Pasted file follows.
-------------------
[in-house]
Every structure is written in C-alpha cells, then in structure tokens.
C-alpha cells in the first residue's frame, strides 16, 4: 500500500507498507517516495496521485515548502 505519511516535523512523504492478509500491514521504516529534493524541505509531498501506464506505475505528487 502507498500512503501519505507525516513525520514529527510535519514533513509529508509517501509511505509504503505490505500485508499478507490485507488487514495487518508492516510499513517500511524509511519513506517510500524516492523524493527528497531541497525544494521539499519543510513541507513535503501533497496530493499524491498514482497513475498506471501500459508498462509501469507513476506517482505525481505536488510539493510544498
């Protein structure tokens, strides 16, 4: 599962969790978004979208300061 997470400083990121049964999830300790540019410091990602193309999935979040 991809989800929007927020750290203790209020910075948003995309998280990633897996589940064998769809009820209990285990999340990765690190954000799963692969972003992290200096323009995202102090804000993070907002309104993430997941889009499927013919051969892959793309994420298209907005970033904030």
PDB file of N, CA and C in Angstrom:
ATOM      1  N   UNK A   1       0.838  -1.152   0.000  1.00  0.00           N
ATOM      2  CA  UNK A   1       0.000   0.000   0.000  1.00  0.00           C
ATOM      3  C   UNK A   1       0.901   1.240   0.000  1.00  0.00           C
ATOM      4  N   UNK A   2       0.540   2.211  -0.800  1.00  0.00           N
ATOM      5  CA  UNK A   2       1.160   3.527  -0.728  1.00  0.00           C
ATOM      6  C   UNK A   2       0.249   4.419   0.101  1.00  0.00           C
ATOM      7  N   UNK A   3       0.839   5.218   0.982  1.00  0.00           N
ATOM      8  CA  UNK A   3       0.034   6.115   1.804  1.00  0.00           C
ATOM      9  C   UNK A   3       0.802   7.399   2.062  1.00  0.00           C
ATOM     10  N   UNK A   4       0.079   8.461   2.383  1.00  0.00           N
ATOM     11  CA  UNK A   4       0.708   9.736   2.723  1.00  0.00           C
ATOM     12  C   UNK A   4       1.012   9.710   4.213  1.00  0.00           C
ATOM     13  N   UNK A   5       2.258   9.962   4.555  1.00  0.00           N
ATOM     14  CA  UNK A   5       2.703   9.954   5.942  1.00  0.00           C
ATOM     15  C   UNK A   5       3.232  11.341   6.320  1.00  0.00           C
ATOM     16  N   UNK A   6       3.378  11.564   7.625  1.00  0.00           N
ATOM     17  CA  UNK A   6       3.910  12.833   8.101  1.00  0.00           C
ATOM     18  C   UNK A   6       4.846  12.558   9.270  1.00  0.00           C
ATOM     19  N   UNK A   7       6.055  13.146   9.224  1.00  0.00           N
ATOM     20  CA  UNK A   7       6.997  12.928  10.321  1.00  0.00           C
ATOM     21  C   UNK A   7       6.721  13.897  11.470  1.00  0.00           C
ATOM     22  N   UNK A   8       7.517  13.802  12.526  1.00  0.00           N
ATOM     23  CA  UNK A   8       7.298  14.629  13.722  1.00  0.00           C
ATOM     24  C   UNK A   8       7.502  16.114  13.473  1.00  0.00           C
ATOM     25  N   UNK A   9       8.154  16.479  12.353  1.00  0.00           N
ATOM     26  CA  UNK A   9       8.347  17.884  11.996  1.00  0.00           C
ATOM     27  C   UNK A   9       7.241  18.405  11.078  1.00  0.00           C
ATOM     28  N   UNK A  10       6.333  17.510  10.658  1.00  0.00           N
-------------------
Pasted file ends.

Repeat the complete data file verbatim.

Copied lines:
[in-house]
Every structure is written in C-alpha cells, then in structure tokens.
C-alpha cells in the first residue's frame, strides 16, 4: 500500500507498507517516495496521485515548502 505519511516535523512523504492478509500491514521504516529534493524541505509531498501506464506505475505528487 502507498500512503501519505507525516513525520514529527510535519514533513509529508509517501509511505509504503505490505500485508499478507490485507488487514495487518508492516510499513517500511524509511519513506517510500524516492523524493527528497531541497525544494521539499519543510513541507513535503501533497496530493499524491498514482497513475498506471501500459508498462509501469507513476506517482505525481505536488510539493510544498
């Protein structure tokens, strides 16, 4: 599962969790978004979208300061 997470400083990121049964999830300790540019410091990602193309999935979040 991809989800929007927020750290203790209020910075948003995309998280990633897996589940064998769809009820209990285990999340990765690190954000799963692969972003992290200096323009995202102090804000993070907002309104993430997941889009499927013919051969892959793309994420298209907005970033904030």
PDB file of N, CA and C in Angstrom:
ATOM      1  N   UNK A   1       0.838  -1.152   0.000  1.00  0.00           N
ATOM      2  CA  UNK A   1       0.000   0.000   0.000  1.00  0.00           C
ATOM      3  C   UNK A   1       0.901   1.240   0.000  1.00  0.00           C
ATOM      4  N   UNK A   2       0.540   2.211  -0.800  1.00  0.00           N
ATOM      5  CA  UNK A   2       1.160   3.527  -0.728  1.00  0.00           C
ATOM      6  C   UNK A   2       0.249   4.419   0.101  1.00  0.00           C
ATOM      7  N   UNK A   3       0.839   5.218   0.982  1.00  0.00           N
ATOM      8  CA  UNK A   3       0.034   6.115   1.804  1.00  0.00           C
ATOM      9  C   UNK A   3       0.802   7.399   2.062  1.00  0.00           C
ATOM     10  N   UNK A   4       0.079   8.461   2.383  1.00  0.00           N
ATOM     11  CA  UNK A   4       0.708   9.736   2.723  1.00  0.00           C
ATOM     12  C   UNK A   4       1.012   9.710   4.213  1.00  0.00           C
ATOM     13  N   UNK A   5       2.258   9.962   4.555  1.00  0.00           N
ATOM     14  CA  UNK A   5       2.703   9.954   5.942  1.00  0.00           C
ATOM     15  C   UNK A   5       3.232  11.341   6.320  1.00  0.00           C
ATOM     16  N   UNK A   6       3.378  11.564   7.625  1.00  0.00           N
ATOM     17  CA  UNK A   6       3.910  12.833   8.101  1.00  0.00           C
ATOM     18  C   UNK A   6       4.846  12.558   9.270  1.00  0.00           C
ATOM     19  N   UNK A   7       6.055  13.146   9.224  1.00  0.00           N
ATOM     20  CA  UNK A   7       6.997  12.928  10.321  1.00  0.00           C
ATOM     21  C   UNK A   7       6.721  13.897  11.470  1.00  0.00           C
ATOM     22  N   UNK A   8       7.517  13.802  12.526  1.00  0.00           N
ATOM     23  CA  UNK A   8       7.298  14.629  13.722  1.00  0.00           C
ATOM     24  C   UNK A   8       7.502  16.114  13.473  1.00  0.00           C
ATOM     25  N   UNK A   9       8.154  16.479  12.353  1.00  0.00           N
ATOM     26  CA  UNK A   9       8.347  17.884  11.996  1.00  0.00           C
ATOM     27  C   UNK A   9       7.241  18.405  11.078  1.00  0.00           C
ATOM     28  N   UNK A  10       6.333  17.510  10.658  1.00  0.00           N